Recently awarded the most liveable city in Australia, and the third most liveable city in the world (after Auckland and Osaka), a study has also shown that South Australia is the most considerate state! Here are some fun facts about our home state that you may not have heard before!
1. South Australia was freely settled, unlike the rest of Australia!
On 28 December 1836, the State of South Australia was established by Governor Hindmarsh as a free settlement for British settlers. Colonel William Light chose the location of the City of Adelaide, and designed its grid layout with 6 city squares, gardens and parklands surrounding the city.
2. Lake Eyre is the largest Salt Lake in Australia
Officially known as Kati Thanda-Lake Eyre, when filled completely is both the largest lake in Australia and is also the lowest natural point at 15 metres below sea level. The last time it was filled completely was in 2001, which usually only happens about four times in a century. When dry, it has also been the site of many land-speed record attempts!
3. There are 18 wine regions in South Australia
Everyone has heard of the Barossa Valley, McLaren Vale and the Clare Valley, but these are just the tip of the iceberg (so to speak) … within an hour of Adelaide there is also the Southern Fleurieu, Langhorne Creek, Adelaide Hills and Adelaide Plains regions. Venturing a bit further afield, we have the Riverland, Coonawarra, Kangaroo Island, and Southern Flinders Ranges to name but a few! South Australia accounts for over half of Australia’s wine production and almost 80% of the country’s premium wine is produced here too, from some of the oldest vines in the world.
4. Churches or Festivals?
Adelaide is known as the City of Churches, and part of the Festival State! When Adelaide was founded, it was a city of religious tolerance and gained the moniker due to the diversity of faiths that were represented here. These days, our many festivals and sporting events (… Mad March, anyone?...) have given us the name of the Festival State, including the Adelaide Fringe which is the biggest arts festival in the Southern Hemisphere (and second largest in the world behind the Edinburgh Fringe Festival).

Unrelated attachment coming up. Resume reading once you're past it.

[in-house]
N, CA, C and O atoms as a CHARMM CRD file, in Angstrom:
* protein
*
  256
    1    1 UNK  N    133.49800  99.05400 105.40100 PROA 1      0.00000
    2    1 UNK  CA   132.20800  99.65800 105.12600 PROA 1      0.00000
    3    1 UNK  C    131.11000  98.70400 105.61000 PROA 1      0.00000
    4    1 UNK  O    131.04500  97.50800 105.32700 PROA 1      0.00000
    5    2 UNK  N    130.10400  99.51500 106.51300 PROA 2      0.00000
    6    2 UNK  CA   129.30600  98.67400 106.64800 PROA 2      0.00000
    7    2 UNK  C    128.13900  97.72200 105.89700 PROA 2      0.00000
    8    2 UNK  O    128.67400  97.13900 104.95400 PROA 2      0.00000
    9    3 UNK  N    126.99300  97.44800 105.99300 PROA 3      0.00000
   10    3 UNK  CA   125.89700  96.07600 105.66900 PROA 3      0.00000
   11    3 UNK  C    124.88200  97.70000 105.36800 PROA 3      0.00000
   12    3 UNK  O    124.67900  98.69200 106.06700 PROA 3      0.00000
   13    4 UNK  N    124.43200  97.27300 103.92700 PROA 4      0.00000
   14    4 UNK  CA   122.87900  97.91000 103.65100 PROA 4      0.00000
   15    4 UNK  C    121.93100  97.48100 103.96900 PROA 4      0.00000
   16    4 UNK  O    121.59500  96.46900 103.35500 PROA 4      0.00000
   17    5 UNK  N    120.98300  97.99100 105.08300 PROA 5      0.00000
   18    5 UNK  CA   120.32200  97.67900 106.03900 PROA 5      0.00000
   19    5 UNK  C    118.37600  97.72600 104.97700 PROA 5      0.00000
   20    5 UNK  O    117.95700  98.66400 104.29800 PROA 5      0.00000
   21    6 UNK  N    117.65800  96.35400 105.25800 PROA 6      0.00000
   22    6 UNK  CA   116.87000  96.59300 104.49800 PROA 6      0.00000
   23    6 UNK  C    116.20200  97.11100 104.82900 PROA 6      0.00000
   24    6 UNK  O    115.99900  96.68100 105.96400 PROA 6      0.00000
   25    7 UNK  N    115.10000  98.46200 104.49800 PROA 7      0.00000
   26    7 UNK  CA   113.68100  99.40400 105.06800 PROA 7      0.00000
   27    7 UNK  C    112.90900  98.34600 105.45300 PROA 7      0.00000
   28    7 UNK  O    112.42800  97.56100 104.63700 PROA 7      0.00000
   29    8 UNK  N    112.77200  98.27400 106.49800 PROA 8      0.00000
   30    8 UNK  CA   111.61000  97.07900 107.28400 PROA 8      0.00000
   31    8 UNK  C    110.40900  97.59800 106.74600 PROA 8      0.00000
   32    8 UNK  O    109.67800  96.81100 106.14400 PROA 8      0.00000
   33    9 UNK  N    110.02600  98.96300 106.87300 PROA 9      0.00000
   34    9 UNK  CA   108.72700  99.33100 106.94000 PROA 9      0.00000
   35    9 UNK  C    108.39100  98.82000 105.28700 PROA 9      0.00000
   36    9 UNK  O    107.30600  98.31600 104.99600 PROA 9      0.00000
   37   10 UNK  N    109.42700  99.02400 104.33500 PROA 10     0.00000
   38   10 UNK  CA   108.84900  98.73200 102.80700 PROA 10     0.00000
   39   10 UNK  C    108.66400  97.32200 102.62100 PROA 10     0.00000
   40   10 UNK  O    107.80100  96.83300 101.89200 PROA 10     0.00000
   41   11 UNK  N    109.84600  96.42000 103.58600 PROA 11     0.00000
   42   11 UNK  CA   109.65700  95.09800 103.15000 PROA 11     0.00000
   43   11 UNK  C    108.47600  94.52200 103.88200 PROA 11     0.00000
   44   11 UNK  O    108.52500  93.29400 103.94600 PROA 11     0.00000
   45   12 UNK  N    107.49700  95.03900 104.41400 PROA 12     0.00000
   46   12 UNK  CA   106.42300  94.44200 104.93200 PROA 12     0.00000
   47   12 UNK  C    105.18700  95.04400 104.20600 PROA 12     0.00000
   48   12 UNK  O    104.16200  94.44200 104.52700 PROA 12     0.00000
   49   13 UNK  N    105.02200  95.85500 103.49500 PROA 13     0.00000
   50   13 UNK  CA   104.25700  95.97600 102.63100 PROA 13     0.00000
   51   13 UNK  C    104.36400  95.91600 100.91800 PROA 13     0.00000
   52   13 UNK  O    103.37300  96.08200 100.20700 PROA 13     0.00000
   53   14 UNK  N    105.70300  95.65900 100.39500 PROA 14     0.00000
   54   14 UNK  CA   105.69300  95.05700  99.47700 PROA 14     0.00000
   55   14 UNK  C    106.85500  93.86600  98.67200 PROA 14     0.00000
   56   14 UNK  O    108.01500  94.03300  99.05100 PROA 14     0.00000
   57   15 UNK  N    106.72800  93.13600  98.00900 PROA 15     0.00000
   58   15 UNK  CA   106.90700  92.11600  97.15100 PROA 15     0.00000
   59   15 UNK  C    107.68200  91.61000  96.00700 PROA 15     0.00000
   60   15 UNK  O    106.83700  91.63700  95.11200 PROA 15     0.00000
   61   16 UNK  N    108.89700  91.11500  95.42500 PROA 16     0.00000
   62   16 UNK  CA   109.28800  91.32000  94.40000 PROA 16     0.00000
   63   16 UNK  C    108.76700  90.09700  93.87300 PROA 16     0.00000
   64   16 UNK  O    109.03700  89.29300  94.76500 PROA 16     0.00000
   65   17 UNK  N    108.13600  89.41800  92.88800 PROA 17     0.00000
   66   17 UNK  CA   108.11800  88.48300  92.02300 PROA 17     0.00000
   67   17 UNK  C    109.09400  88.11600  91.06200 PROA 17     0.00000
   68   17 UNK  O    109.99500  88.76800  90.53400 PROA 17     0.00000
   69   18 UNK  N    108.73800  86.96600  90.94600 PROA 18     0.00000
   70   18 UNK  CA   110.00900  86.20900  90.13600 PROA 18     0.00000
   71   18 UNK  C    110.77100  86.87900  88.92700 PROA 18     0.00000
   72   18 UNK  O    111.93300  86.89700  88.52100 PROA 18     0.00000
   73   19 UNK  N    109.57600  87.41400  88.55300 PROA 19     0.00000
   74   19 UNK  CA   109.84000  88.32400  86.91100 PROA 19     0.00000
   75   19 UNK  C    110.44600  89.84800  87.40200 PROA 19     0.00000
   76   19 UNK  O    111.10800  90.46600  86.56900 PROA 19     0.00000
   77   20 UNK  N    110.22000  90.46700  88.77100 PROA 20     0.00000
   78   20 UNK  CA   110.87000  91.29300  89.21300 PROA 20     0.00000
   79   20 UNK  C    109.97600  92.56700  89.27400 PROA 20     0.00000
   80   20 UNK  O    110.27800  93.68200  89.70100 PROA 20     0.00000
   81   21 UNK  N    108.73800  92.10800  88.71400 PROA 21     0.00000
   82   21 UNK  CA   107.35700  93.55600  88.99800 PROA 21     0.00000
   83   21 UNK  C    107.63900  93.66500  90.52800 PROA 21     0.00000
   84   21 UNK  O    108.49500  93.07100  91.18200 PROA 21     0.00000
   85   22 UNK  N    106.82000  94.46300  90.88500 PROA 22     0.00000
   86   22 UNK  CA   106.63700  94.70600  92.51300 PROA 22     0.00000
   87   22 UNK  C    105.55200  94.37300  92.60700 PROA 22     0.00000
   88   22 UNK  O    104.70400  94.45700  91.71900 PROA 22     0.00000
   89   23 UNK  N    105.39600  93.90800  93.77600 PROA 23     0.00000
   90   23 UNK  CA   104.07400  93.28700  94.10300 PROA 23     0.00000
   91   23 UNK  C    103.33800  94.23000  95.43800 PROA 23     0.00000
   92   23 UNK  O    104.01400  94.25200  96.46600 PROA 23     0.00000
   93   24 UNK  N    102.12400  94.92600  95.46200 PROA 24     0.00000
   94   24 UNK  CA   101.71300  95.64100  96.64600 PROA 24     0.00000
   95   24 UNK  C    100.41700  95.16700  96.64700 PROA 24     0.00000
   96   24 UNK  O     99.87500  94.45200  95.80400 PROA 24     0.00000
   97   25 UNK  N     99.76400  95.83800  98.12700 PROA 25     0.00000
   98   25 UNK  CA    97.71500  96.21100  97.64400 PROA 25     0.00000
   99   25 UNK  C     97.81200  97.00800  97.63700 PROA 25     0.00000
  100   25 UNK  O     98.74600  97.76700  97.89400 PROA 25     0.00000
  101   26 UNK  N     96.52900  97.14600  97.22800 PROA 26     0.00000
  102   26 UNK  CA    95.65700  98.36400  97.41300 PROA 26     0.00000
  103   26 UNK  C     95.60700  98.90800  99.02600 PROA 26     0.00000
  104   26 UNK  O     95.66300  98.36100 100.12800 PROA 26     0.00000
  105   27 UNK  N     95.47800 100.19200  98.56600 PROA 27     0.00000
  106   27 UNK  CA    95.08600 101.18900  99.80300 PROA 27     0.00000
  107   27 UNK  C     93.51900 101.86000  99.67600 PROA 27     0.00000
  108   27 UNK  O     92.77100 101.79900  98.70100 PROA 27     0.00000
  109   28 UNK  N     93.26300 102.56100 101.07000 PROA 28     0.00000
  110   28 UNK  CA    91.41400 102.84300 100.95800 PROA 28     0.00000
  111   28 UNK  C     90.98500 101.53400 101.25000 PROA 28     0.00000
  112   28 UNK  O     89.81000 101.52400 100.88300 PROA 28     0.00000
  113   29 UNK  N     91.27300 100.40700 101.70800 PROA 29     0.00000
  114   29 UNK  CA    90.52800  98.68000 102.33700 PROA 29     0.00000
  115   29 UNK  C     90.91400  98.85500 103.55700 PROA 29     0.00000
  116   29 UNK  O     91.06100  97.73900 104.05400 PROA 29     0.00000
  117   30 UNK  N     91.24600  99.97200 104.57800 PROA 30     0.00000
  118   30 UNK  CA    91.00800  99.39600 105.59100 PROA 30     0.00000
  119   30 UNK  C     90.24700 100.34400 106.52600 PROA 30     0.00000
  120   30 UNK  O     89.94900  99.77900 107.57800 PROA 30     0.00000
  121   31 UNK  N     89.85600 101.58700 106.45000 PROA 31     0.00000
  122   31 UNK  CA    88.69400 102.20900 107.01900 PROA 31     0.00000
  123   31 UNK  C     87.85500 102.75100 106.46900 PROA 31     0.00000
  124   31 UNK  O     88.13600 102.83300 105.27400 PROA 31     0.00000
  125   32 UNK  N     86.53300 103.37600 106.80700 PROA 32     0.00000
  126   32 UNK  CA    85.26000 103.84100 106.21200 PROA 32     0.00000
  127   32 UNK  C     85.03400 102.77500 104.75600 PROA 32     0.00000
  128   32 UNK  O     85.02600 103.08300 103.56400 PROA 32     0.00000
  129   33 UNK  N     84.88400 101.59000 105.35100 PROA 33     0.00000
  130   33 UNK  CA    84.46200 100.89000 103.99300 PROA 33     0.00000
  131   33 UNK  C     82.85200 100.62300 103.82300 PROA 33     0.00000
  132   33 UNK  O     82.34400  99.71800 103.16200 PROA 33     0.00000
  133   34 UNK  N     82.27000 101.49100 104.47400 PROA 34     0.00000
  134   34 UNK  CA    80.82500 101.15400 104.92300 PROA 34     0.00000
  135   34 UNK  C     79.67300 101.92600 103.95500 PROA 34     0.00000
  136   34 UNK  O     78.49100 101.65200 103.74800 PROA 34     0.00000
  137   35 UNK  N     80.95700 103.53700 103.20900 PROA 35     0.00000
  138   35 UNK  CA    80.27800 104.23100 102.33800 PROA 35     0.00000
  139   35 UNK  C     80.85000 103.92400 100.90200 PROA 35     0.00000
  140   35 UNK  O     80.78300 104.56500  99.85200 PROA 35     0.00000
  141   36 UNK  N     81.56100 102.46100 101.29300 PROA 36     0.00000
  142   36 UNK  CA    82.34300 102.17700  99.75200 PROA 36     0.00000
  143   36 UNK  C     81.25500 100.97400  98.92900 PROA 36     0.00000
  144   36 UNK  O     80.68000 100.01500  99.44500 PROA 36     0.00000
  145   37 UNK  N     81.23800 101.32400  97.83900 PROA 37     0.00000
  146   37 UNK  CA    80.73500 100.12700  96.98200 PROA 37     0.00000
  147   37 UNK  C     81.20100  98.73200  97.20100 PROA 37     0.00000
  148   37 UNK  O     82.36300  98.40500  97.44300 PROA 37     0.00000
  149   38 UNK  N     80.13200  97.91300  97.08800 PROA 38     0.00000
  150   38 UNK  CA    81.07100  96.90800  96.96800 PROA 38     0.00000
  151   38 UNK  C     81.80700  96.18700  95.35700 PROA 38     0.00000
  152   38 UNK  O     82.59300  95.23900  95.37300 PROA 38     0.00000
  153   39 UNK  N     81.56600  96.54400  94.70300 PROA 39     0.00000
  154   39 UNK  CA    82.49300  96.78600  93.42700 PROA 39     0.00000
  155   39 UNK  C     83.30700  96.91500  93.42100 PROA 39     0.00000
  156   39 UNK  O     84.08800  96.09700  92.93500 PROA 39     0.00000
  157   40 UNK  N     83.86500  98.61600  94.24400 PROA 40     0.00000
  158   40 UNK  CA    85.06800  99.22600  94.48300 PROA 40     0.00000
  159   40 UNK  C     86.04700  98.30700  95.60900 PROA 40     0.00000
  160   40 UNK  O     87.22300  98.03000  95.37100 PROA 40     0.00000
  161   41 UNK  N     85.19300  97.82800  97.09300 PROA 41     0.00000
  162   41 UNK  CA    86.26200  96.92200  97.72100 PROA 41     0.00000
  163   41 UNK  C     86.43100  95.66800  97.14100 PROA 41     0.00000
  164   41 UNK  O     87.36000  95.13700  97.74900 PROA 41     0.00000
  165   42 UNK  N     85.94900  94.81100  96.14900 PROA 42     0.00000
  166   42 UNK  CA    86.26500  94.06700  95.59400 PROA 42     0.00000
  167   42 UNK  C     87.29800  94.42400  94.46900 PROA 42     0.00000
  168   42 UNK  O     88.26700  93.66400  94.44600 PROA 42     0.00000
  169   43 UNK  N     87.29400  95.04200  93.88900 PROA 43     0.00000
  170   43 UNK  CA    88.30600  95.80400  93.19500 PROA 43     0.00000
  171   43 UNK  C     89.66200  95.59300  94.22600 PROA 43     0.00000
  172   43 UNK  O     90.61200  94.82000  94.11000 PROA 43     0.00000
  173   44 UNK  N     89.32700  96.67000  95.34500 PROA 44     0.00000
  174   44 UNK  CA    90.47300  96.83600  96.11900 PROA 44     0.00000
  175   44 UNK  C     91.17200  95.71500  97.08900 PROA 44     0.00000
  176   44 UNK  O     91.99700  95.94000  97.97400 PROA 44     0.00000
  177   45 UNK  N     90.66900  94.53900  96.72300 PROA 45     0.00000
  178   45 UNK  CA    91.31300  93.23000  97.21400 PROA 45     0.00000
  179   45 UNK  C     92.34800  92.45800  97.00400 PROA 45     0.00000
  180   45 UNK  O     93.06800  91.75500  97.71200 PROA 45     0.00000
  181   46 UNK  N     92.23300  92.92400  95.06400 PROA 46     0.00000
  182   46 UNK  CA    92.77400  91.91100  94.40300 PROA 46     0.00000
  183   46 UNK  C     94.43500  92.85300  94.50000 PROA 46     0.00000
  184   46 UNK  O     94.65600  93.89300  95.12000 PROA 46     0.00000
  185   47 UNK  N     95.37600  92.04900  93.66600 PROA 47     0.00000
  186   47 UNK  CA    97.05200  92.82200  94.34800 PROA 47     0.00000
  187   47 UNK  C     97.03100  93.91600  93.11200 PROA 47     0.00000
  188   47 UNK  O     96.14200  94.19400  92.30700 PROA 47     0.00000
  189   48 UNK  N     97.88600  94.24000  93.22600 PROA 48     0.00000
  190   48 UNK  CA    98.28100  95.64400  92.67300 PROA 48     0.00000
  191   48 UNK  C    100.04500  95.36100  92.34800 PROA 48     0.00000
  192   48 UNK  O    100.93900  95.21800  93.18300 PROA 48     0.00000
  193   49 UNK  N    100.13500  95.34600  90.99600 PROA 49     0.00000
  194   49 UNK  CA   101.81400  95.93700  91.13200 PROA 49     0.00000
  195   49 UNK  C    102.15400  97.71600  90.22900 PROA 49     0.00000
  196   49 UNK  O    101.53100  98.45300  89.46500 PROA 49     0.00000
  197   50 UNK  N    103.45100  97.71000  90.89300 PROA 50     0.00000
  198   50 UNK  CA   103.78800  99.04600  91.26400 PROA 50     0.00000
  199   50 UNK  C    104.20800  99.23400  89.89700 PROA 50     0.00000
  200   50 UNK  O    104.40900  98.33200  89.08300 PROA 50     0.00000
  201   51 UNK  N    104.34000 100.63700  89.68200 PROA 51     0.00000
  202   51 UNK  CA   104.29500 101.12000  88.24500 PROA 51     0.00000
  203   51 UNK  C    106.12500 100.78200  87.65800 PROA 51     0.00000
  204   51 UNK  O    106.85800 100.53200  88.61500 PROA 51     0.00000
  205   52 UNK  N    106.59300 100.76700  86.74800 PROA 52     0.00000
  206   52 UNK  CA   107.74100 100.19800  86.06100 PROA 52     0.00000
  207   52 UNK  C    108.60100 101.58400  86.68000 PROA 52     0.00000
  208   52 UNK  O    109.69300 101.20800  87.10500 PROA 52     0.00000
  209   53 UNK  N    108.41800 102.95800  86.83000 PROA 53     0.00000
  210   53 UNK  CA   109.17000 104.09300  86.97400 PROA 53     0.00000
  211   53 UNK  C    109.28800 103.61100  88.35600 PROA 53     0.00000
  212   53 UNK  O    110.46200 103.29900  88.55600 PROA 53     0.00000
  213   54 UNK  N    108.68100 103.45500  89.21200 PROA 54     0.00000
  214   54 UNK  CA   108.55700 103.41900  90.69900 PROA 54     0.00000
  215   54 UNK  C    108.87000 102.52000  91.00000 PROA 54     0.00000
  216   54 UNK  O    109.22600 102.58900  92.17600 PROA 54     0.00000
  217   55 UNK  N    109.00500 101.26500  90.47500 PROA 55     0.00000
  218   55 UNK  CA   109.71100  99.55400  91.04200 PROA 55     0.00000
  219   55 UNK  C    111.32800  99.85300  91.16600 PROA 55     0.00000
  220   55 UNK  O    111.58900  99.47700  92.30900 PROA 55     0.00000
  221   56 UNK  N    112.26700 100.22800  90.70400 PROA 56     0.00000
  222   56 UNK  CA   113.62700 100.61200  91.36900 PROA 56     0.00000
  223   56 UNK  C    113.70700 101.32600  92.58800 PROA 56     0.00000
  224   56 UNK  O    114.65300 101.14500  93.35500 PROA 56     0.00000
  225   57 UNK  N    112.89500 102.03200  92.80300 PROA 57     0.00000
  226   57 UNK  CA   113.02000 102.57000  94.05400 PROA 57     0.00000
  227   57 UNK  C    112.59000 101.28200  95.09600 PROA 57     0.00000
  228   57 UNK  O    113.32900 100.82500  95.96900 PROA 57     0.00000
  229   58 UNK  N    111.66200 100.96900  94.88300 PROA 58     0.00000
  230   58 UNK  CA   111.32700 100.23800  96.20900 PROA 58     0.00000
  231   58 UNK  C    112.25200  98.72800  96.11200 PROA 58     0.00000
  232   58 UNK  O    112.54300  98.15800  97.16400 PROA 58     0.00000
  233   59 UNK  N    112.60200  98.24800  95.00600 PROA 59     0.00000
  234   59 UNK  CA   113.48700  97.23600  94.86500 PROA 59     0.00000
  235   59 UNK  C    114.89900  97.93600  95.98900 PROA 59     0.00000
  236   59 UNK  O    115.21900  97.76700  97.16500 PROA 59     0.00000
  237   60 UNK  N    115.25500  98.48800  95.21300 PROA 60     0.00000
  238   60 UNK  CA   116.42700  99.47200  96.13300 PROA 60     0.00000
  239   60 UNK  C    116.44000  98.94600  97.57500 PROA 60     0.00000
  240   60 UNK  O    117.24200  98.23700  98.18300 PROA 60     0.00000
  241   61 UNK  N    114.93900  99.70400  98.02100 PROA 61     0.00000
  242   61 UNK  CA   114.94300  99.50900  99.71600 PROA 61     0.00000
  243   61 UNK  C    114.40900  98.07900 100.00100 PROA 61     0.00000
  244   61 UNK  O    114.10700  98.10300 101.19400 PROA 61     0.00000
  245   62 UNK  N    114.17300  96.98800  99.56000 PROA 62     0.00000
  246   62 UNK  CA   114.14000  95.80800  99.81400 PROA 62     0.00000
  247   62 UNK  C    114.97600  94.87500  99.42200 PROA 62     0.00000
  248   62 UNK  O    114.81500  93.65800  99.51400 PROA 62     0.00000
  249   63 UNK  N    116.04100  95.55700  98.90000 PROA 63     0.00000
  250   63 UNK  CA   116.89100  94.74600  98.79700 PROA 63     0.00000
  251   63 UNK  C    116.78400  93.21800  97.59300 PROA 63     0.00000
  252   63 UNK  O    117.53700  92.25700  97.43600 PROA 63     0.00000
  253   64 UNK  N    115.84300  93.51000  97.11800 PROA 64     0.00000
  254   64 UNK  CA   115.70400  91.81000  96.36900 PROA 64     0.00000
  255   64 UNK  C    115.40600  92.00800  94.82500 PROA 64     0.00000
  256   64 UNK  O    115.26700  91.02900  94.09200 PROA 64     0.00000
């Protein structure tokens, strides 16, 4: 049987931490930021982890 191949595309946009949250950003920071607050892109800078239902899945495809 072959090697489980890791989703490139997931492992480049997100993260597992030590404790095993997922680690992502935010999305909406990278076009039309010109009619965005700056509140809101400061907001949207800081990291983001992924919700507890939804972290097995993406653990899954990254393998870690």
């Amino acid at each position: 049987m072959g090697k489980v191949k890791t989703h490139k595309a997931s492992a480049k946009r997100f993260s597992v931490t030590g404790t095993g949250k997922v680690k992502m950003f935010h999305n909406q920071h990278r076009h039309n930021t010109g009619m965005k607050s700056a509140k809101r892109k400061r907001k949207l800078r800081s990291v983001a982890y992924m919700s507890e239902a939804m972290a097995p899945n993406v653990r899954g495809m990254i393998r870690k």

5. The Opal Capital
Coober Pedy, about 850 kms (or 9 hours drive) north of Adelaide, produces 70% of the world’s opal supply. Due to the hot and harsh desert climate, many of the residents live underground in ‘dugouts’, where the temperature remains constant and comfortable year-round. The local Coober Pedy Golf Course is mostly used at night due to the heat, completely free of grass, and players can keep any opals they find while playing! It is also the only golf club in the world to have reciprocal rights to the Royal and Ancient Golf Club of St Andrews, Scotland.
6. A City of Firsts
Adelaide was the first Australian capital city to be linked by telegraph to London, back in 1872. Then, in 1881, the University of Adelaide was the first in Australia to allow women to study, and in 1885 Edith Dornwell was the first woman to graduate from the university with a degree in Science. South Australia was the first state in Australia (second only to New Zealand in the world) to allow women to vote in 1895, also the first in the world to give equal political rights to women and men.
7. Home to Anna Creek Station
Larger than Israel (Slovenia, Montenegro, Cyprus, Luxembourg and Malta, too!), and 8 times larger than the largest ranch in the USA, Anna Creek Station is the world’s largest working cattle station. At 5.851 million acres, or 23,677 square kilometres, this enormous station is located just 160 km from Coober Pedy.
8. Farmers Union Iced Coffee is more popular than Coke
South Australia is one of the very few places on the planet where the local drink, in this case, Farmers Union Iced Coffee, outsells Coca- Cola! Additionally, the iconic beverage is the only milk-based drink anywhere in the world to outperform it’s fizzy rival! … “It’s a Farmers Union Iced Coffee, or it’s nothing.”
9. Conservatories and Glasshouses
Adelaide is also home to both the largest single-span conservatory and the oldest glasshouse in the Southern Hemisphere. The Bicentennial Conservatory was built in 1988 to celebrate Australia’s Bicentenary, and has received many awards, including the 9th best building in Australia and the youngest building to ever receive Heritage Listing. On the other hand, the Palm House is a restored Victorian Glasshouse imported from Germany in 1875 and is thought to be the only glasshouse of its kind still in existence in the world. Both of these incredible buildings are located in the stunning Adelaide Botanic Gardens.
10. The Flinders Ranges and the beginning of life on Earth
Dr Reginald Sprigg, founder of SANTOS and the Arkaroola Wilderness Sanctuary, was enjoying his lunch one day in 1946 while working for the SA Government exploring abandoned mines in the Flinders Ranges when he discovered some fossils. At first thought to be of Early Cambrian age, it was later discovered that these fossils are of the oldest complex life ever found on earth, dating back some 600 million years, and resulted in the creation of the Ediacaran Period, the first new geological period to be created in over a hundred and twenty years.
All images by Dennis Bunnik